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Education and Activism

Teaching is an all encompassing profession. We often work late hours preparing lesson plans, staying after school or working through lunch to help a student out with academic or personal issues and often spend hundreds of our own dollars on classroom supplies to assist students in their learning.

And now, on top of what we already do as teachers, I'm asking that teachers AND community members get more involved in education activism. Now I know what you're thinking and don't worry I'm not trying to to install a Stalinist reform movement in Alberta's education system. What I mean by "education activism" is that teachers, parents, students and community members need to amp up our work towards a progressive and sustainably funded education system here in Alberta.

There are many great teachers within our province doing incredible things for our students. However, with increased student population and no predictable funding for our education system we are seeing class sizes rise in the province, which creates a more difficult learning and teaching environment for staff and students.

On top of this, our profession is being targeted by a corporate ideology, which emphasizes more standardized testing, corporate influence in the curriculum and merit based pay for teachers. All of these ideas would cause the dismantling of public education in Alberta and further destroy the common good for Alberta's citizens.

As teachers, we are protectors of our profession. When we signed up to be a teacher we also signed up to be advocates for the education system and our students. We must take our role outside the classroom seriously if we are going to ensure a strong public education for all Albertans. The idea of being an activist doesn't have to be a scary one either if you don't consider yourself to be one. What we need is for teachers to carry a progressive voice for education into their staff meetings, in conversations within the communities that we work, as well as getting involved in the teachers association and building community relationships with other folks who are working on progressive issues that impact education.

As we know, the issues of society impact our schools and classrooms. Poverty, racism, sexism, homophobia and many other forms of oppression infiltrate our schools hallways and students lives. If we believe that the purpose of education is to empower youth to be critically thinking citizens who participate in building a better democracy for Canada then we need to show them that we are willing to put our money where our mouth is. Luckily for us, there are many organizations and activists working in Alberta on all of the issues listed above. What we have to do as teachers is seek out those organizations, individuals, parents and activists in our specific communities to help us maintain a strong and democratic public education system. They have a tremendous amount of knowledge and skills they can share with us if we are willing to support them in our joint efforts to make our communities and schools a better place to live and learn.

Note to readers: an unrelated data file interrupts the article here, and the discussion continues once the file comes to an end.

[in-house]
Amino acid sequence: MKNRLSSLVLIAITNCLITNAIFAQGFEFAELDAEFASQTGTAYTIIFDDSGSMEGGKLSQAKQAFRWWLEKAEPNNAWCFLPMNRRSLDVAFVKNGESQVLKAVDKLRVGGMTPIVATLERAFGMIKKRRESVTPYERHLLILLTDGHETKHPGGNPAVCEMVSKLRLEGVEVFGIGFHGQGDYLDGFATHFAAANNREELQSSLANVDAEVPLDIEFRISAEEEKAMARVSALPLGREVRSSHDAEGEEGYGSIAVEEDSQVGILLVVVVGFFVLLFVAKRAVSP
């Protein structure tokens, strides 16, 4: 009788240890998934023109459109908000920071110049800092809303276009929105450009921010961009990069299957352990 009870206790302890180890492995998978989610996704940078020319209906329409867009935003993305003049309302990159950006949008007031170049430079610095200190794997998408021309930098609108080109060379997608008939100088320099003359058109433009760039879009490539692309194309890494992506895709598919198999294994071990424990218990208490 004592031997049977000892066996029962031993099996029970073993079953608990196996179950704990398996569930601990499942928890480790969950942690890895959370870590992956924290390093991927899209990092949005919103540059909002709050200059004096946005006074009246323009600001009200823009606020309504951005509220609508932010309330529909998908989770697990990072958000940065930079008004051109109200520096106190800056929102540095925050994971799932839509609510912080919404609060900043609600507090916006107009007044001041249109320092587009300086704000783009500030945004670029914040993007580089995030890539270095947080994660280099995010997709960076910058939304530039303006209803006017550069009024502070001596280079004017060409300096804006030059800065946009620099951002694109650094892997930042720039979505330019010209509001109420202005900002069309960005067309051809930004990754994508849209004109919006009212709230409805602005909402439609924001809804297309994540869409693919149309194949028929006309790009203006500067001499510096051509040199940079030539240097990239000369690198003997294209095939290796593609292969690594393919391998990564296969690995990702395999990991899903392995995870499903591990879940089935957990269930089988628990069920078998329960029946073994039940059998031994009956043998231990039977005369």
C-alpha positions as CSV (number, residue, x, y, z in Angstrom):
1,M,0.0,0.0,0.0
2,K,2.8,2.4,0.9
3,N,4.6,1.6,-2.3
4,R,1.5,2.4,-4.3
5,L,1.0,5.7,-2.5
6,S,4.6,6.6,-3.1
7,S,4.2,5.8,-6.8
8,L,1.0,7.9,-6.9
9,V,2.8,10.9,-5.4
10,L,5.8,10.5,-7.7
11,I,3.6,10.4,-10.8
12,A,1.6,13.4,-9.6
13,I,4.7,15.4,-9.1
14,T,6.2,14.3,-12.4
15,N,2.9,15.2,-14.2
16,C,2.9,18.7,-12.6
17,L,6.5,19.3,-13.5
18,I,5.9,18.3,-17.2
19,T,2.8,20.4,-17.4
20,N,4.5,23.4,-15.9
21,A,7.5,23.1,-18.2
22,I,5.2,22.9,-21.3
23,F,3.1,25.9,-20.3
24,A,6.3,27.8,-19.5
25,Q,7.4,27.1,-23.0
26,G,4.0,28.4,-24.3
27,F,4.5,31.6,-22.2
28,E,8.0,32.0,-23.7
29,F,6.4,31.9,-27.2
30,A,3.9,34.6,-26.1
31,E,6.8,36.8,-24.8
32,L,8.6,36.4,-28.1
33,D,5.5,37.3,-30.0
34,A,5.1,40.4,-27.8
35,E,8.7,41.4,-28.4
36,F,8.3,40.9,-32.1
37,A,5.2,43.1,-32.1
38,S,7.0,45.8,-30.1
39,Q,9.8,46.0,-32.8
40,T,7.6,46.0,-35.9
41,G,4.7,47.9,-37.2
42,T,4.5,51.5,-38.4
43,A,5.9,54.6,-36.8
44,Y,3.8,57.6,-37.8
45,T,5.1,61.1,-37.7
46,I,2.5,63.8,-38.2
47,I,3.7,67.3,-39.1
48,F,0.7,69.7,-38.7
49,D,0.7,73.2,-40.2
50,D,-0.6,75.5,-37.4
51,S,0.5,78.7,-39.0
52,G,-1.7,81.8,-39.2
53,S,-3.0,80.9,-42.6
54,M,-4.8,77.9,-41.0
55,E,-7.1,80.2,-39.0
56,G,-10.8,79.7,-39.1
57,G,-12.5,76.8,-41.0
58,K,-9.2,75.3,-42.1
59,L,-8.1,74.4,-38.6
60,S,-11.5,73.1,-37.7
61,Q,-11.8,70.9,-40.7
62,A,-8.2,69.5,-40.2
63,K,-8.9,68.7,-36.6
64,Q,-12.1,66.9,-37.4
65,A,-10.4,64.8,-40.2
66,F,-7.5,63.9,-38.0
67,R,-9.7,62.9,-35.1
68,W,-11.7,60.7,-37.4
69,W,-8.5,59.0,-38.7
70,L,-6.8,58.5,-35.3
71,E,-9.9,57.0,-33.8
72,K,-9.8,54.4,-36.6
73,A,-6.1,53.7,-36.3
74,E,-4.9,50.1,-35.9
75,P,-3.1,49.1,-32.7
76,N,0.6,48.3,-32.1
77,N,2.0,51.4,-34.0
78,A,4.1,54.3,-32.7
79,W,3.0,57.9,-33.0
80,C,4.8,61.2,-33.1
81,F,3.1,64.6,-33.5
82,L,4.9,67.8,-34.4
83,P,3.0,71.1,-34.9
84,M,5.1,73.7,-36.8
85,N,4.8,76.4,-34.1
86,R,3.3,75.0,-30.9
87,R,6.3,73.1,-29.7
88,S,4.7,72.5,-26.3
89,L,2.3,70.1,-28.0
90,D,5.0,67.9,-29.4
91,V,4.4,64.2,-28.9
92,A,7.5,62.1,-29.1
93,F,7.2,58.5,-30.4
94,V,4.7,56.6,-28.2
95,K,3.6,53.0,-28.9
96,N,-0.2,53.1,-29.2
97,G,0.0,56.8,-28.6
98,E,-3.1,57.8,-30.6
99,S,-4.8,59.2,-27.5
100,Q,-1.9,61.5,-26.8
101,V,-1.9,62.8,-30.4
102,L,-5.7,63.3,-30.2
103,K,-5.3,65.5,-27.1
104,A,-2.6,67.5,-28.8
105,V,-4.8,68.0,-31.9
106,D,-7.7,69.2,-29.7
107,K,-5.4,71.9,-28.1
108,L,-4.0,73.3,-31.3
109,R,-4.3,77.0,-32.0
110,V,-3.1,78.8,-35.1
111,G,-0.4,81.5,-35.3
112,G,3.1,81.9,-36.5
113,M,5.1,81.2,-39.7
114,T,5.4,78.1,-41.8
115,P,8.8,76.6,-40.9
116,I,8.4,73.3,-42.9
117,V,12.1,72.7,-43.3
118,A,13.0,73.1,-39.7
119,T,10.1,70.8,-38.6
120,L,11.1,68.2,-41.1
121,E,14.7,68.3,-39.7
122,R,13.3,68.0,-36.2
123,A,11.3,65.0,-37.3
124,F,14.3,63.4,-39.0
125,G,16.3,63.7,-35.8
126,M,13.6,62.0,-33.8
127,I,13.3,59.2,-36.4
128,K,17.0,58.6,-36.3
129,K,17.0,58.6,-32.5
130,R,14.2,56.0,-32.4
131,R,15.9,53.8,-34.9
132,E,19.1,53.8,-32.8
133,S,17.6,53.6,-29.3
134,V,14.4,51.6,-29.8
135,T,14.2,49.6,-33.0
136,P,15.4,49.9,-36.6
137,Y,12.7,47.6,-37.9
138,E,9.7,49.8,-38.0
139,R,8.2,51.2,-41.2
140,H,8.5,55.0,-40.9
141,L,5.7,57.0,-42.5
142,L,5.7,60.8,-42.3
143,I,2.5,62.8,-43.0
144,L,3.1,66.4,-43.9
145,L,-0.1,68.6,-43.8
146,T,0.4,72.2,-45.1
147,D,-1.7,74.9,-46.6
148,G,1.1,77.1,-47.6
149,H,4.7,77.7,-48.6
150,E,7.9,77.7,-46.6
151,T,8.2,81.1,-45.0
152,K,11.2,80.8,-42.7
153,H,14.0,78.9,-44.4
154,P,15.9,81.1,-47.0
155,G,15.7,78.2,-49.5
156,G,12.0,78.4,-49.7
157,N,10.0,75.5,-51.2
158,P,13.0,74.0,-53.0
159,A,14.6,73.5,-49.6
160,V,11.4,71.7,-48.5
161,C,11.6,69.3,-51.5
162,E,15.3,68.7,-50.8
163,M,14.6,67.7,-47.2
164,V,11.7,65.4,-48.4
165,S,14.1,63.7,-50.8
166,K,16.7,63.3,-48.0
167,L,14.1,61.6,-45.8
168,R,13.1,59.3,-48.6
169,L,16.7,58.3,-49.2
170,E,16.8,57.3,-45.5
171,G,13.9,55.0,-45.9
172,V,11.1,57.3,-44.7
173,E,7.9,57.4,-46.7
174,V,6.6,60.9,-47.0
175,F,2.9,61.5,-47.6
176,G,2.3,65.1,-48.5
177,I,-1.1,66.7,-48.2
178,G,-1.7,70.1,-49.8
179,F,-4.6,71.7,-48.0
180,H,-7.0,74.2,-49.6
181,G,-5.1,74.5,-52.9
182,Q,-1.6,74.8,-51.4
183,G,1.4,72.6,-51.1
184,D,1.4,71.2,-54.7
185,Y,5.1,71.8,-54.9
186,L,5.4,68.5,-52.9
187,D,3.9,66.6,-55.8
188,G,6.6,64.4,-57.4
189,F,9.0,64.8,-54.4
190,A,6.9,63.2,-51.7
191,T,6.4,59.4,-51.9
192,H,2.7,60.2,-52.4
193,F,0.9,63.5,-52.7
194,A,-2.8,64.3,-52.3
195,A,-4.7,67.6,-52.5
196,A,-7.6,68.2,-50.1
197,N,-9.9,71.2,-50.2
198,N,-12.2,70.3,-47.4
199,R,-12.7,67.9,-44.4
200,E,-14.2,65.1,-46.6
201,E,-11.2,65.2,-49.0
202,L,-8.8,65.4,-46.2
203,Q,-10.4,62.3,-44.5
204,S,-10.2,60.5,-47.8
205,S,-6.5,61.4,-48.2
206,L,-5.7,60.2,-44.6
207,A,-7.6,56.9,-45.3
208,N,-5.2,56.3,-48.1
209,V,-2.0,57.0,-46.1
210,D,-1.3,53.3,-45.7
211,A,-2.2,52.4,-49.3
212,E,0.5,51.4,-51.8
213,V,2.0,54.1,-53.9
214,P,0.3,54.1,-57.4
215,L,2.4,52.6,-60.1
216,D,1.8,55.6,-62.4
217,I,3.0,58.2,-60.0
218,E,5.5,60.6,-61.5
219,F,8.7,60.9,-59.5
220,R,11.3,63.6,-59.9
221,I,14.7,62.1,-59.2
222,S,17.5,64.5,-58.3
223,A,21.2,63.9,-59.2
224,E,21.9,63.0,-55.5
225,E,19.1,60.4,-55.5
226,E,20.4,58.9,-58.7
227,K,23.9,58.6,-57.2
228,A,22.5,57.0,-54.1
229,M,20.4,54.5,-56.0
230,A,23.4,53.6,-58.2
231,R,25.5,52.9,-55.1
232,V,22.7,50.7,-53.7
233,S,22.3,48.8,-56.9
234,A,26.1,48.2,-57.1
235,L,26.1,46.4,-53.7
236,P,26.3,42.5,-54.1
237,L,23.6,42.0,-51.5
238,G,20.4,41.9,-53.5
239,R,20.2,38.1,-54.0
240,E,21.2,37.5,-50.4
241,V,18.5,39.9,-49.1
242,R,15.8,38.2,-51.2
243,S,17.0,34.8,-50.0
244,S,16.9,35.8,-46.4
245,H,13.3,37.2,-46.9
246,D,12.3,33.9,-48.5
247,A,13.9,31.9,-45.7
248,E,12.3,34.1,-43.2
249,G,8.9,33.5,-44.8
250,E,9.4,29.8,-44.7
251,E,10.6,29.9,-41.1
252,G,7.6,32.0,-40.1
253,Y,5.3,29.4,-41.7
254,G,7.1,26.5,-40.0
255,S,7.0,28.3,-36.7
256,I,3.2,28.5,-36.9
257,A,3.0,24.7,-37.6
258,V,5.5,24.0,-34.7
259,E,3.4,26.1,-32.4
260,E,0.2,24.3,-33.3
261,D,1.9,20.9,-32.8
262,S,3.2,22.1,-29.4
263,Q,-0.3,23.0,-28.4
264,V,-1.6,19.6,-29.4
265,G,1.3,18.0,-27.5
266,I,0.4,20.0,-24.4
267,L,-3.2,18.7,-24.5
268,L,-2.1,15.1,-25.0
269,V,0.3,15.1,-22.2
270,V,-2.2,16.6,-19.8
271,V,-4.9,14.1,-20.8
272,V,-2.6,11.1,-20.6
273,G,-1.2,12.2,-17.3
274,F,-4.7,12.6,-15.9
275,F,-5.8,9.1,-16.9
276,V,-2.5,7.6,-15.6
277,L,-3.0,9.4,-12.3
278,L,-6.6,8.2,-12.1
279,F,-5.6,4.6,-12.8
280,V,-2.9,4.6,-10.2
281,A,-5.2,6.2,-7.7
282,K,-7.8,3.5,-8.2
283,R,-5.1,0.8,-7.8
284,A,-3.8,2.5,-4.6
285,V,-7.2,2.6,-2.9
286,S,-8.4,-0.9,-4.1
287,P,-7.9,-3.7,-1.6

And for any activists reading this post, we need you. As teachers, our time is limited and our capacities to act are hindered by the burdensome system we work in. We need allies who can provide us with strength, solidarity and a commitment that our education system has a large role to play in creating the type of world we wish to see. If we believe that a fair, equitable and just world is important for all Albertans, then we have to work with each other to ensure that happens.

I've had the privilege of working with and meeting many folks in Edmonton's activist community. It's been so inspiring to hear the stories of people who are so passionate about their work whether it be poverty, anti-oppression, climate justice or anything else. However, I often hear activists tell stories about how they wish their formal high school education should have been something more. How they should have been learning about feminism or Indigenous movements or any other progressive issue before they went to university. Well if that's the case, we would love if you could spend some time helping teachers, parents and students create that type of education for the next generation. After all, we all live in communities in which we often live out our lives independent from one another. It's time that we seek out individuals and organizations within our community who have common interests and goals in seeking a better Alberta education system for all.

If you are interested in any of the above then you can contact me on twitter, e-mail or in the comment section below!